# Pairs Trading: Do Good Things Come in Twos?

## Learn how to choose the right pair and know the risks.

It’s difficult to predict the direction of short-to-intermediate market moves. That’s why some traders gravitate toward market-neutral strategies, which can offer potential profits regardless of the market direction. One popular market-neutral strategy is pairs trading.

In pairs trading, you identify two stocks with price movements that are highly correlated—or tend to move in tandem. When the correlation appears temporarily weakened, you simultaneously take a long position in one stock and a short position in the other stock. If the correlation reverts back to the observed mean (average value), you’ve made a profit. Let’s look at how you execute this strategy in detail.

#### Choose the pair

Stocks in the same industry tend to have stronger correlations than those in the unrelated industries.

A cursory look at a chart can help you narrow down pairs that should work. For example, Figure 1 shows QRS (the red line) overlaid against XYZ (black line). While these companies are in the same industry, you can see that their stocks don’t always move in the same direction.

Figure 1. (Source, StreetSmart Edge®)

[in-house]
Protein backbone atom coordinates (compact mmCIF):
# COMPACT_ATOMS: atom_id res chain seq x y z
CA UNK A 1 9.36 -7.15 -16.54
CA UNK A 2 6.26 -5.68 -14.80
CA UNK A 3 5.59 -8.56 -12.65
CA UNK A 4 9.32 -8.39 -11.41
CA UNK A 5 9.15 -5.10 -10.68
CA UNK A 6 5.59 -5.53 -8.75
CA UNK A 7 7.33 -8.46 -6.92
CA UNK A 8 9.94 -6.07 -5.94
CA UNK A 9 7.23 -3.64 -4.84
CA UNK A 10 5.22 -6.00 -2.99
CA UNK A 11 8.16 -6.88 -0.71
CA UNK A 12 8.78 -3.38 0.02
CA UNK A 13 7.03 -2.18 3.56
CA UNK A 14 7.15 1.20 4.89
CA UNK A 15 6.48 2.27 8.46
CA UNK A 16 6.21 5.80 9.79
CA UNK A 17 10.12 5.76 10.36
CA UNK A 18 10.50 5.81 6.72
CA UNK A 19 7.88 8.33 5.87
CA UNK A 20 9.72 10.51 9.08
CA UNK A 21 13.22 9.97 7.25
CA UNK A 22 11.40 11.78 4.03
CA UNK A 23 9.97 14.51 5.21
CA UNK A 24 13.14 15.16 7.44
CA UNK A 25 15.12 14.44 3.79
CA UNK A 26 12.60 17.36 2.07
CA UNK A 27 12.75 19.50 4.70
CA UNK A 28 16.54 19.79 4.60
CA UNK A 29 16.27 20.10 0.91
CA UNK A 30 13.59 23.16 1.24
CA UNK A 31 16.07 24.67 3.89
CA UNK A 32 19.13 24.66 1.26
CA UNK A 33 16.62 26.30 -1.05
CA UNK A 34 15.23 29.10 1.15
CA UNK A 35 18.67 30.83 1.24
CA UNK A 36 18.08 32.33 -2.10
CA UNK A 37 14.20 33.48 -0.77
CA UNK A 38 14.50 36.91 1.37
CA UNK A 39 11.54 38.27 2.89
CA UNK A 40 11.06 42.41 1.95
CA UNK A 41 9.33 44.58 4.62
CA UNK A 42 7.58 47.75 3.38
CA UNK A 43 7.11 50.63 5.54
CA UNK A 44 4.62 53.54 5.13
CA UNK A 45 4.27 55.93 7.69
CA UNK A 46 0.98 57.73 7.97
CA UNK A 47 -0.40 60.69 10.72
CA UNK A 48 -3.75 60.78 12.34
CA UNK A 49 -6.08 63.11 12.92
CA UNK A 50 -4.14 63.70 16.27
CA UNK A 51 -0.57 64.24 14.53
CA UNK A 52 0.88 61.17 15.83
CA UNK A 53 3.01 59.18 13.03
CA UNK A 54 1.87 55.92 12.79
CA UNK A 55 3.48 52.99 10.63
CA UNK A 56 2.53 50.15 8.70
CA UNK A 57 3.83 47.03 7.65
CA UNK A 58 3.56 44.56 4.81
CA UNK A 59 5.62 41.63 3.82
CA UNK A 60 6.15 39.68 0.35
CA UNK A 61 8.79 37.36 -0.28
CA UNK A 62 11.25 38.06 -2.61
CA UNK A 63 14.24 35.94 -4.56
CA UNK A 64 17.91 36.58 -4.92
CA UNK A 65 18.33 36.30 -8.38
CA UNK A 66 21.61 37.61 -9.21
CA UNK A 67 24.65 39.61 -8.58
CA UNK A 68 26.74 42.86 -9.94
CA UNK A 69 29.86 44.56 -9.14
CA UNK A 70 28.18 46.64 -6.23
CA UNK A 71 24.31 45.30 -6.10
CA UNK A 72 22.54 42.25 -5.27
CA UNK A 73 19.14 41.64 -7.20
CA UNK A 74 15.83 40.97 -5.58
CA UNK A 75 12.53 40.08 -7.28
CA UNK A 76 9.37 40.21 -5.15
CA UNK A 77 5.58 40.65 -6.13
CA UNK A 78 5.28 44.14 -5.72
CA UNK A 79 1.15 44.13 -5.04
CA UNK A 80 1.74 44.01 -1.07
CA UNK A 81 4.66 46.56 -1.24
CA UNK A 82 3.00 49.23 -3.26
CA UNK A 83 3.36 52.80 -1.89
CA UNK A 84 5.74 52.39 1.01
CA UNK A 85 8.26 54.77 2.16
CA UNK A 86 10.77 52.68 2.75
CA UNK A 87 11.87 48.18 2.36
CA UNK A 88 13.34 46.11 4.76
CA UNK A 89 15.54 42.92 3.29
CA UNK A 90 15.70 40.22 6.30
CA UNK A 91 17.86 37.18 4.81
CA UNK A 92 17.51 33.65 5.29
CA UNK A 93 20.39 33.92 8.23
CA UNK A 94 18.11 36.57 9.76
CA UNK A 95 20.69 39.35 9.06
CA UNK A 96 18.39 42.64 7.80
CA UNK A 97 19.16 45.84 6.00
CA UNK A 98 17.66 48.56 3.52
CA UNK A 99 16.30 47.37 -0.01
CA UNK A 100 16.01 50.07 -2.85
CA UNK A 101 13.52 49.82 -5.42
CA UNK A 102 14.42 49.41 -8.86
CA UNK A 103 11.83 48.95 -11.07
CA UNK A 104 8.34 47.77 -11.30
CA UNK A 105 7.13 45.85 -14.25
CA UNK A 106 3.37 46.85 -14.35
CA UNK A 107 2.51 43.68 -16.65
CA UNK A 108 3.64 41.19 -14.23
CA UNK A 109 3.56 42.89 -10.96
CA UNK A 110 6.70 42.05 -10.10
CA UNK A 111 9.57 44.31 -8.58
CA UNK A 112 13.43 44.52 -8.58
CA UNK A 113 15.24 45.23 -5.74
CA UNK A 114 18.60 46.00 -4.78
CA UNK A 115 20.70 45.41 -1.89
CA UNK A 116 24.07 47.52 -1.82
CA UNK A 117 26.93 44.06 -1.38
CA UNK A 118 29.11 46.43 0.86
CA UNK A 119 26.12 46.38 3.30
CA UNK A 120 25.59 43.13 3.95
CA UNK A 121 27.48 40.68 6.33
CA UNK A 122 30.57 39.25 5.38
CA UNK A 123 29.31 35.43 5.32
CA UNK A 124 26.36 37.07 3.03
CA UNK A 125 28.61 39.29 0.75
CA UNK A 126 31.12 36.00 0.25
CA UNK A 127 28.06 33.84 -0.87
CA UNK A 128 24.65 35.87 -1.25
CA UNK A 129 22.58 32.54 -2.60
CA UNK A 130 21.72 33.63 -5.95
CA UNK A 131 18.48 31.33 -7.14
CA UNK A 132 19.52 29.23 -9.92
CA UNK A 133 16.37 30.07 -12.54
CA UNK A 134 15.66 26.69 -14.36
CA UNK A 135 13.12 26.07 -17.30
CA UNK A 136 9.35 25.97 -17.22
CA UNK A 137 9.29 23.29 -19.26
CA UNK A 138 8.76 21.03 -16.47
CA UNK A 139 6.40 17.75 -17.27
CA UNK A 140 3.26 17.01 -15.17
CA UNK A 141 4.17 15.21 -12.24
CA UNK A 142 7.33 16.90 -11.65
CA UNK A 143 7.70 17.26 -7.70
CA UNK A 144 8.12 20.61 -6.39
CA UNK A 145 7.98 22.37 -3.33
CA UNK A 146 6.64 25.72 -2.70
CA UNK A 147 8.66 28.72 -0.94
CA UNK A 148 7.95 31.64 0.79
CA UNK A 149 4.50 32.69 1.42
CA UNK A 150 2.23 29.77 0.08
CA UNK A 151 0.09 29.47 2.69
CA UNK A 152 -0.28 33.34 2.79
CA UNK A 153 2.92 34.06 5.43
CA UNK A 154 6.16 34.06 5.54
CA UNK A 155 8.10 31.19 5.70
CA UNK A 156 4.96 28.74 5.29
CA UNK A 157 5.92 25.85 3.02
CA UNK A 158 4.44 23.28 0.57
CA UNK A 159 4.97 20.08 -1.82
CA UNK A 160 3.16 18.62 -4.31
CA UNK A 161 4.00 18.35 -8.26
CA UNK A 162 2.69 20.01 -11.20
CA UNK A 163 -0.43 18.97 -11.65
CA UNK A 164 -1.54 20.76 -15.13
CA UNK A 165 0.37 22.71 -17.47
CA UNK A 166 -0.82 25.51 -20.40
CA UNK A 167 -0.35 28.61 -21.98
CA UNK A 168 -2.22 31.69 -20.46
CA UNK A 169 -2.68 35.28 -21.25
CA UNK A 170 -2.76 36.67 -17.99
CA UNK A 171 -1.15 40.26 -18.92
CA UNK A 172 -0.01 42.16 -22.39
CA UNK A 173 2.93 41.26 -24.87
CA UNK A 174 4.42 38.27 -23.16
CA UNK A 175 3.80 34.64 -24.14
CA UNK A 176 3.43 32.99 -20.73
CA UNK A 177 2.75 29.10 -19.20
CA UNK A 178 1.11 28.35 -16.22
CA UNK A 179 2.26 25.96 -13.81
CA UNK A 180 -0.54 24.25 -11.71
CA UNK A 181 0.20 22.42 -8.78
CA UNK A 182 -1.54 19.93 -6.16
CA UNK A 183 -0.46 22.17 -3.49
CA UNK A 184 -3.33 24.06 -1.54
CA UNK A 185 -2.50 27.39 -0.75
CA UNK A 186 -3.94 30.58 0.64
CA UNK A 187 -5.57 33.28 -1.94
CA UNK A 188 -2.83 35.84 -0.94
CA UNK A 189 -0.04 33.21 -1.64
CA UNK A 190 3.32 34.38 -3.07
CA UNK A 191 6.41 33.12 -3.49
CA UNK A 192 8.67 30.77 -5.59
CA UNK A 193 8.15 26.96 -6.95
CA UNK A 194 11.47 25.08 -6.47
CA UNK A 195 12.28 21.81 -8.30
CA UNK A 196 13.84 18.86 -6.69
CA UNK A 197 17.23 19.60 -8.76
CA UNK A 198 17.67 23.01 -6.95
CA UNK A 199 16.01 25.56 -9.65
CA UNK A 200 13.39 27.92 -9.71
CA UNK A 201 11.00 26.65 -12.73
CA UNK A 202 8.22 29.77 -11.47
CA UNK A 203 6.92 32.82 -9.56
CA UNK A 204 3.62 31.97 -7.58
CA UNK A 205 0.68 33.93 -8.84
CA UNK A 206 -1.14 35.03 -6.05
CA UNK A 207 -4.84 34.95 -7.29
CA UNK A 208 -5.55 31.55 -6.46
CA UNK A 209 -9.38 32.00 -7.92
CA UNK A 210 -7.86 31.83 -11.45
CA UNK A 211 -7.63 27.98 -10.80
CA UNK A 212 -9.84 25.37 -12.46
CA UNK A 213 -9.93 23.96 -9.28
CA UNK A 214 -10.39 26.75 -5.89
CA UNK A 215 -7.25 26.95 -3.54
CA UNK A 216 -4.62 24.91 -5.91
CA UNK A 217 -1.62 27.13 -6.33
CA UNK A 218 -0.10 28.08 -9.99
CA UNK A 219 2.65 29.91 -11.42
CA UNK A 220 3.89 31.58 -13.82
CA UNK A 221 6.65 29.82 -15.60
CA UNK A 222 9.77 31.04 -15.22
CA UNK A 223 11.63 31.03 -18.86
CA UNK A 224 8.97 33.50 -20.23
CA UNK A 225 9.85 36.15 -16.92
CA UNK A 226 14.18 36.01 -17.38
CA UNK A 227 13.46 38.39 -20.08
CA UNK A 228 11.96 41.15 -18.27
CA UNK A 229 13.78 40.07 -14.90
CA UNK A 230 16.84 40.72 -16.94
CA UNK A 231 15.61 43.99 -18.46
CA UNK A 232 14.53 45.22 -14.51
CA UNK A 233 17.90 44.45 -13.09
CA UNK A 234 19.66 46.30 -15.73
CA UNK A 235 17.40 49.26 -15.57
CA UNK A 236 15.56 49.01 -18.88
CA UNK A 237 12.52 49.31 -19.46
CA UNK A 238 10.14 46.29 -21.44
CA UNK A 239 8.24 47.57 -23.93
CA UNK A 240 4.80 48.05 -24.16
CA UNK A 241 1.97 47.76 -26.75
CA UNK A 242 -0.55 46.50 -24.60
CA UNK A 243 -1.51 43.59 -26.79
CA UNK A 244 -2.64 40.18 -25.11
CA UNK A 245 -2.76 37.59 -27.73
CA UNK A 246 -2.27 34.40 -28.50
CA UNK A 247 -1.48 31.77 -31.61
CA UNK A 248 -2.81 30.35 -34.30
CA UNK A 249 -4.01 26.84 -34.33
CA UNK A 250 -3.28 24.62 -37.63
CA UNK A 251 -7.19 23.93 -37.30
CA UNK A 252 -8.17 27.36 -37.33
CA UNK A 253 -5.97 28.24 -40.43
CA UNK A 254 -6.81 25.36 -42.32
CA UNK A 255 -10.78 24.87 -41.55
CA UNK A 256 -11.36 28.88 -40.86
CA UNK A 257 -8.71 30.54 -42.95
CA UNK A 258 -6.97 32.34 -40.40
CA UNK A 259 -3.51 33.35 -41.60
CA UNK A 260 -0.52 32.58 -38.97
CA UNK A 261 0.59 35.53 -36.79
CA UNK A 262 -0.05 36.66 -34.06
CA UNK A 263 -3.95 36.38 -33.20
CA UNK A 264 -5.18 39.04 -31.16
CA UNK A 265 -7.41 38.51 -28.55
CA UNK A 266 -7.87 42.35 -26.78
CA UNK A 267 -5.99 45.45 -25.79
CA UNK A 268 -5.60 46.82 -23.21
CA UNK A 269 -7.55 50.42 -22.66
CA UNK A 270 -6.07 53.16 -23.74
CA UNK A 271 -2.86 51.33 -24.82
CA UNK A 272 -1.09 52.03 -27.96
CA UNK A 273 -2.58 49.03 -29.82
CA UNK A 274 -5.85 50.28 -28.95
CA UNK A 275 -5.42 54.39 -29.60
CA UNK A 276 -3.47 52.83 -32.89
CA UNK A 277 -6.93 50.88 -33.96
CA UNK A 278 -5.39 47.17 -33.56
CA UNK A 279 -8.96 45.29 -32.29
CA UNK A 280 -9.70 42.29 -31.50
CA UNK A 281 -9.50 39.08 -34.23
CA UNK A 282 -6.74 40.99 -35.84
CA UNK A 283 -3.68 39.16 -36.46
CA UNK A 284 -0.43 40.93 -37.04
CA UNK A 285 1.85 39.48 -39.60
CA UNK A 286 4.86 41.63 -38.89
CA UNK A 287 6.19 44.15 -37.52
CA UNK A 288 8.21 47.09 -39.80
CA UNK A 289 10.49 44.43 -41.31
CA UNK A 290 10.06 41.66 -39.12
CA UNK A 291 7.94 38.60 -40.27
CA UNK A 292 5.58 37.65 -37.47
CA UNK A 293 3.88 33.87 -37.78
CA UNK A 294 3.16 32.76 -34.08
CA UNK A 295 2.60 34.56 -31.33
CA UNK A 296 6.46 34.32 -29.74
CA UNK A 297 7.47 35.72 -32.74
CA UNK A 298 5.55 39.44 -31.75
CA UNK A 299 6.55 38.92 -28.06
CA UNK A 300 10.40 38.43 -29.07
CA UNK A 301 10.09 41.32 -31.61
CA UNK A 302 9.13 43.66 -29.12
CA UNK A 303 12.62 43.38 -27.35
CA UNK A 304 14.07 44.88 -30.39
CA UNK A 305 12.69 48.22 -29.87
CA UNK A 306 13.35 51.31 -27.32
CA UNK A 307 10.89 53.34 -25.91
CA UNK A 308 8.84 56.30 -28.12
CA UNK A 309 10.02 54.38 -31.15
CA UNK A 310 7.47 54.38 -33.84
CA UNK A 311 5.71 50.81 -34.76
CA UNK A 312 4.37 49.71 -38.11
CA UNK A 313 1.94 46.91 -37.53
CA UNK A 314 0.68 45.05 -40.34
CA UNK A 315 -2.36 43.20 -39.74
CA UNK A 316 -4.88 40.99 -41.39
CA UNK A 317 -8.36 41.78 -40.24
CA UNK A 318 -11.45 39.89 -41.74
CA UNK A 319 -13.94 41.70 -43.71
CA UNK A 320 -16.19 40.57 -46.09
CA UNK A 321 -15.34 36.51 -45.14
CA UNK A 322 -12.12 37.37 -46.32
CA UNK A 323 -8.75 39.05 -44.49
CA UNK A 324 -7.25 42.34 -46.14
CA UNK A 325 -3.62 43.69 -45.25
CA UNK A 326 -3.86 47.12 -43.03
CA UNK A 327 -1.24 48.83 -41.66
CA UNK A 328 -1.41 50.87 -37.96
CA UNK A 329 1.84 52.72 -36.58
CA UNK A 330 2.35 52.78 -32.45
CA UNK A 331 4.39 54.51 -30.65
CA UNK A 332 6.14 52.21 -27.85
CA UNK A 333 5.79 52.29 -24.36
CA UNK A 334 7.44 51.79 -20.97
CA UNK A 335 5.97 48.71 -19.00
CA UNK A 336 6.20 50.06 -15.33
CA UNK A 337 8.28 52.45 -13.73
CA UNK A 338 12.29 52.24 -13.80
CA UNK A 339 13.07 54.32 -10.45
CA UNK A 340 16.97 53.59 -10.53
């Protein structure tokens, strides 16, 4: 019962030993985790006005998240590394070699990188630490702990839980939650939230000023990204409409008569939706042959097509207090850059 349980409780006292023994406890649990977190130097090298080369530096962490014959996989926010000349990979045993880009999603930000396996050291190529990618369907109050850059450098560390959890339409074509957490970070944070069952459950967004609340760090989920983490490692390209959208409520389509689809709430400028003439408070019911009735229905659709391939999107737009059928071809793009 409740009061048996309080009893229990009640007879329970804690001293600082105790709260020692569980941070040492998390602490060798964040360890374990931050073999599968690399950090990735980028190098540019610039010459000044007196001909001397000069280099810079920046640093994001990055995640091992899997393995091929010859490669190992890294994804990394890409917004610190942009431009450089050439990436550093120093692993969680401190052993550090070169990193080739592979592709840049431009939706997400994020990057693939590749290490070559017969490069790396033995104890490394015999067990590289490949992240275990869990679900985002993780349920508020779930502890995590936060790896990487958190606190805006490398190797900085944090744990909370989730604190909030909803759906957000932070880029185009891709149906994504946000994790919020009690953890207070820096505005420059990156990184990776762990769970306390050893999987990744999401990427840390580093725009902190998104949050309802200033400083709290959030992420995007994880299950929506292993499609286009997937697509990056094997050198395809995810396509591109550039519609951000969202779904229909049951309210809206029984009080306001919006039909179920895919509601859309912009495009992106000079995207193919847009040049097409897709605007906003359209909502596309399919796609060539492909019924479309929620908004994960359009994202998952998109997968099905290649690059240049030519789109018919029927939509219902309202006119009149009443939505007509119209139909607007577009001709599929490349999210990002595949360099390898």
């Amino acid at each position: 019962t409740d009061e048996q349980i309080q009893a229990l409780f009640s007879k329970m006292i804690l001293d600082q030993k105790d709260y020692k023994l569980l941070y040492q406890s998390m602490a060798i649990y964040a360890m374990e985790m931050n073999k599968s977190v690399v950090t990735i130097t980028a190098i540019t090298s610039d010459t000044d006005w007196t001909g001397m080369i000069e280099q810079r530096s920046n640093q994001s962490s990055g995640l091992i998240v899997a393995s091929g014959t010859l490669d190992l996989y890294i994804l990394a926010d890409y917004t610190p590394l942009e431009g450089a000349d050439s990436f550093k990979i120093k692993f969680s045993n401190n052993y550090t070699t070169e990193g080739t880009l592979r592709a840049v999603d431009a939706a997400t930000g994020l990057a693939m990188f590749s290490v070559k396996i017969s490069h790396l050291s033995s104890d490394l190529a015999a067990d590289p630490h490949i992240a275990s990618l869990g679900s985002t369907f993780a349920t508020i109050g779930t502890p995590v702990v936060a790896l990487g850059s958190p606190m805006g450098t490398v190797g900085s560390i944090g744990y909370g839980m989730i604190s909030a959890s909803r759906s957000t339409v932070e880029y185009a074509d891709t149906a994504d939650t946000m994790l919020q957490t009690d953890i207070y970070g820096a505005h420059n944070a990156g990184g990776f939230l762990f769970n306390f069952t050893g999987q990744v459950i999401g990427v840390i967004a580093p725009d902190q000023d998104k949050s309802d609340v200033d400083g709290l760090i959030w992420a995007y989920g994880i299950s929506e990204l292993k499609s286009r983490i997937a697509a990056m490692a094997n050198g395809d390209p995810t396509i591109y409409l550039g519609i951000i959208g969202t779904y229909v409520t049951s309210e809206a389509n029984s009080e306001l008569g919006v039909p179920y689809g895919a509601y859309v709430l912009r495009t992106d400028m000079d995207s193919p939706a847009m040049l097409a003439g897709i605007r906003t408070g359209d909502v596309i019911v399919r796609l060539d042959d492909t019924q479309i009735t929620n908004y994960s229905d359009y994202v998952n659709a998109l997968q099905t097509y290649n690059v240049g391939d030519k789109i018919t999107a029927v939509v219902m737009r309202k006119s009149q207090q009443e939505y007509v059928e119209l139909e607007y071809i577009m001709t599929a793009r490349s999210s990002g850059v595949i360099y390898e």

Now take a look at Figure 2. It shows BBB (red line) overlaid against JJJ (black line). The correlation is much stronger.

Figure 2. (Source, StreetSmart Edge®)

While these charts can help you narrow down a successful pairing, the next step is to find the actual numerical correlation between the two stocks.

Find the correlation

Correlation is a term from regression analysis that determines how closely a dependent and independent variable are related. The correlation coefficient is a number ranging from -1 to 1. A value of -1 means that two variables have a perfect negative correlation— meaning, one variable moves up, the other moves down. A value of 0 means there is no statistical correlation, and a value of 1 means a perfect positive correlation. In our Figure 2 example, over the last year, the JJJ/BBB pair had a correlation coefficient of .94, while the coefficient for the XYZ/QRS pair was only .25. Many traders want the coefficient to be .80 or higher before they consider trading the pair.

Calculate the price ratio

The next step is to calculate the price ratio of the pair, which is the price of stock A divided by stock B. Looking at Figure 3, we see that on this particular day JJJ was trading 91.22, while BBB was at 100.90 for a ratio of .90.

Figure 3. (Source, StreetSmart Edge®)

In Figure 4, Schwab’s Price Relative Study can calculate and plot this ratio automatically.

Figure 4. (Source, StreetSmart Edge®)

Check if the ratio is mean reverting

Once we have the price ratio plotted, we determine if the ratio is mean reverting (moving to the average value). In Figure 4 this seems to be the case. The ratio has ranged from around .98 to around .84; the average of those two numbers is around .91, which is at the midpoint. When the ratio rises above .98 or so, it tends to drop, and when it falls to around .84, it tends to rise. The trading strategy for this pair is to sell short JJJ, and buy an equal dollar amount of BBB when the ratio is at .98. Another strategy is to buy JJJ and sell short an equal dollar amount of BBB when the ratio is at around .84.